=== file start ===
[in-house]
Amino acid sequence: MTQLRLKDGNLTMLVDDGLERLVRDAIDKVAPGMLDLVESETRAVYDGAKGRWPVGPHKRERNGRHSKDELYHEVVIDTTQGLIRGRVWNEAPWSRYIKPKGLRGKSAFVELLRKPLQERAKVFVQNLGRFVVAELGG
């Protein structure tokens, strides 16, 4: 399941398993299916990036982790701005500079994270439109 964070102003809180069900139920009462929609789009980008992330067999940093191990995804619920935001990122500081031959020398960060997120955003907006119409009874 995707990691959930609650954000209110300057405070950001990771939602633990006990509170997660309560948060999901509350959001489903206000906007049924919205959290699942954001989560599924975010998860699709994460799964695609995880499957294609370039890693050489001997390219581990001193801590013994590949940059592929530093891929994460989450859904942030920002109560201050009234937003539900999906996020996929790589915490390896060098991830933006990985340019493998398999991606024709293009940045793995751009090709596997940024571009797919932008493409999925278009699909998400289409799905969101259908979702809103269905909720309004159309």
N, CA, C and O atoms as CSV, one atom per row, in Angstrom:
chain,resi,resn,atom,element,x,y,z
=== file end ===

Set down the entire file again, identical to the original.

[in-house]
Amino acid sequence: MTQLRLKDGNLTMLVDDGLERLVRDAIDKVAPGMLDLVESETRAVYDGAKGRWPVGPHKRERNGRHSKDELYHEVVIDTTQGLIRGRVWNEAPWSRYIKPKGLRGKSAFVELLRKPLQERAKVFVQNLGRFVVAELGG
């Protein structure tokens, strides 16, 4: 399941398993299916990036982790701005500079994270439109 964070102003809180069900139920009462929609789009980008992330067999940093191990995804619920935001990122500081031959020398960060997120955003907006119409009874 995707990691959930609650954000209110300057405070950001990771939602633990006990509170997660309560948060999901509350959001489903206000906007049924919205959290699942954001989560599924975010998860699709994460799964695609995880499957294609370039890693050489001997390219581990001193801590013994590949940059592929530093891929994460989450859904942030920002109560201050009234937003539900999906996020996929790589915490390896060098991830933006990985340019493998398999991606024709293009940045793995751009090709596997940024571009797919932008493409999925278009699909998400289409799905969101259908979702809103269905909720309004159309």
N, CA, C and O atoms as CSV, one atom per row, in Angstrom:
chain,resi,resn,atom,element,x,y,z